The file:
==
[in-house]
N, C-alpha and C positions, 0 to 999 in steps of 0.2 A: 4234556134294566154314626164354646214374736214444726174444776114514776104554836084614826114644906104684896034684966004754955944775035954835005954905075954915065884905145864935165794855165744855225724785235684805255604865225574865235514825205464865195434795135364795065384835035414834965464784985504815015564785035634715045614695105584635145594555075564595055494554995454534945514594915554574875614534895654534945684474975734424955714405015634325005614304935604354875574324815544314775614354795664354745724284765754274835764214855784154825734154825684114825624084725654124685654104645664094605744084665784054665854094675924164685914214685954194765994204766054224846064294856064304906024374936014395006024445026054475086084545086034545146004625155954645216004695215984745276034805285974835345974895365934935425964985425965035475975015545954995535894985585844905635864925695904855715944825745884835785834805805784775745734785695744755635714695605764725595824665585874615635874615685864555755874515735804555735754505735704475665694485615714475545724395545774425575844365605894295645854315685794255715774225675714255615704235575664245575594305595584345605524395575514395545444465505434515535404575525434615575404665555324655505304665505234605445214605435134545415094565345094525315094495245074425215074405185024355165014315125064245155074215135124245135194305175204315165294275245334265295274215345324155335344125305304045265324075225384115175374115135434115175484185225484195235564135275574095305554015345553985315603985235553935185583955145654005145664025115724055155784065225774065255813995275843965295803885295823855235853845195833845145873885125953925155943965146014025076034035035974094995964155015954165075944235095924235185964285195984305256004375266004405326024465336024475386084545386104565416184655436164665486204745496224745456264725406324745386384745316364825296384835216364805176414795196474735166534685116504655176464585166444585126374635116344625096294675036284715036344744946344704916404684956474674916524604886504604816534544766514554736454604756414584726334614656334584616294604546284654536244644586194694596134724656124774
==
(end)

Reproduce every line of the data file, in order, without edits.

[in-house]
N, C-alpha and C positions, 0 to 999 in steps of 0.2 A: 4234556134294566154314626164354646214374736214444726174444776114514776104554836084614826114644906104684896034684966004754955944775035954835005954905075954915065884905145864935165794855165744855225724785235684805255604865225574865235514825205464865195434795135364795065384835035414834965464784985504815015564785035634715045614695105584635145594555075564595055494554995454534945514594915554574875614534895654534945684474975734424955714405015634325005614304935604354875574324815544314775614354795664354745724284765754274835764214855784154825734154825684114825624084725654124685654104645664094605744084665784054665854094675924164685914214685954194765994204766054224846064294856064304906024374936014395006024445026054475086084545086034545146004625155954645216004695215984745276034805285974835345974895365934935425964985425965035475975015545954995535894985585844905635864925695904855715944825745884835785834805805784775745734785695744755635714695605764725595824665585874615635874615685864555755874515735804555735754505735704475665694485615714475545724395545774425575844365605894295645854315685794255715774225675714255615704235575664245575594305595584345605524395575514395545444465505434515535404575525434615575404665555324655505304665505234605445214605435134545415094565345094525315094495245074425215074405185024355165014315125064245155074215135124245135194305175204315165294275245334265295274215345324155335344125305304045265324075225384115175374115135434115175484185225484195235564135275574095305554015345553985315603985235553935185583955145654005145664025115724055155784065225774065255813995275843965295803885295823855235853845195833845145873885125953925155943965146014025076034035035974094995964155015954165075944235095924235185964285195984305256004375266004405326024465336024475386084545386104565416184655436164665486204745496224745456264725406324745386384745316364825296384835216364805176414795196474735166534685116504655176464585166444585126374635116344625096294675036284715036344744946344704916404684956474674916524604886504604816534544766514554736454604756414584726334614656334584616294604546284654536244644586194694596134724656124774